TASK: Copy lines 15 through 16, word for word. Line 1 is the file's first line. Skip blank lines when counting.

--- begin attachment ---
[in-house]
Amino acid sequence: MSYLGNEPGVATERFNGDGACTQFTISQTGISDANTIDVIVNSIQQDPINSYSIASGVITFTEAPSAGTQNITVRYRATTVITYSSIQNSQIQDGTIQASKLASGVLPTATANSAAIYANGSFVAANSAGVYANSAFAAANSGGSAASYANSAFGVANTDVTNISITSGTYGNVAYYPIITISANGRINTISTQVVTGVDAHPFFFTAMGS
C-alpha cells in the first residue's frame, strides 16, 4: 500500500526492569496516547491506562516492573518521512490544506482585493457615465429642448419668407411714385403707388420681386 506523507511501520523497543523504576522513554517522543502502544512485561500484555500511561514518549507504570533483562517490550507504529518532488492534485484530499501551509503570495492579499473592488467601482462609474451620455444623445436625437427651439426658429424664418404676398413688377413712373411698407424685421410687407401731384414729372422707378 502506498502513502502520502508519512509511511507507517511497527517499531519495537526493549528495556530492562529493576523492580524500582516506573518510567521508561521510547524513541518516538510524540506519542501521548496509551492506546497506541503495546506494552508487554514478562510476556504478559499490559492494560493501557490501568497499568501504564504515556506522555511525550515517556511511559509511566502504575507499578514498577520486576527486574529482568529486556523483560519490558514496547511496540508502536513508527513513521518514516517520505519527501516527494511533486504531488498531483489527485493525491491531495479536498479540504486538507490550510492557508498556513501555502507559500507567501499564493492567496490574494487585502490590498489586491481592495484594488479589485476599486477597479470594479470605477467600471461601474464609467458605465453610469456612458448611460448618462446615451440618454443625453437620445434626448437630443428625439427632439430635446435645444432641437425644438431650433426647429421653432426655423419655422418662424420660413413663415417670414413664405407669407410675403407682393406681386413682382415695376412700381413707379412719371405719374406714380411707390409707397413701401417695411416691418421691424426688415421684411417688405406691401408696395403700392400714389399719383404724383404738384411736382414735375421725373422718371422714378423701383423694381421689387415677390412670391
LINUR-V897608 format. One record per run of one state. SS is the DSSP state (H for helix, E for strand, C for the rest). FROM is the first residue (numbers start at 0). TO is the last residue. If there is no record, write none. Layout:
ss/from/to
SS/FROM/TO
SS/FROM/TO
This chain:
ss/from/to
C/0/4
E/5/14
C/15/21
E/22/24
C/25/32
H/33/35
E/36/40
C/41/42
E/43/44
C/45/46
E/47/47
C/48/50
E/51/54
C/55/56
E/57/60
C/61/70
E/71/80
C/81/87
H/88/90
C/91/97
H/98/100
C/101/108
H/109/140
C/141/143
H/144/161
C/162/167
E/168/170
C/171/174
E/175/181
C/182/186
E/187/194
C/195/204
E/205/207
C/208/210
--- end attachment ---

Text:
H/33/35
E/36/40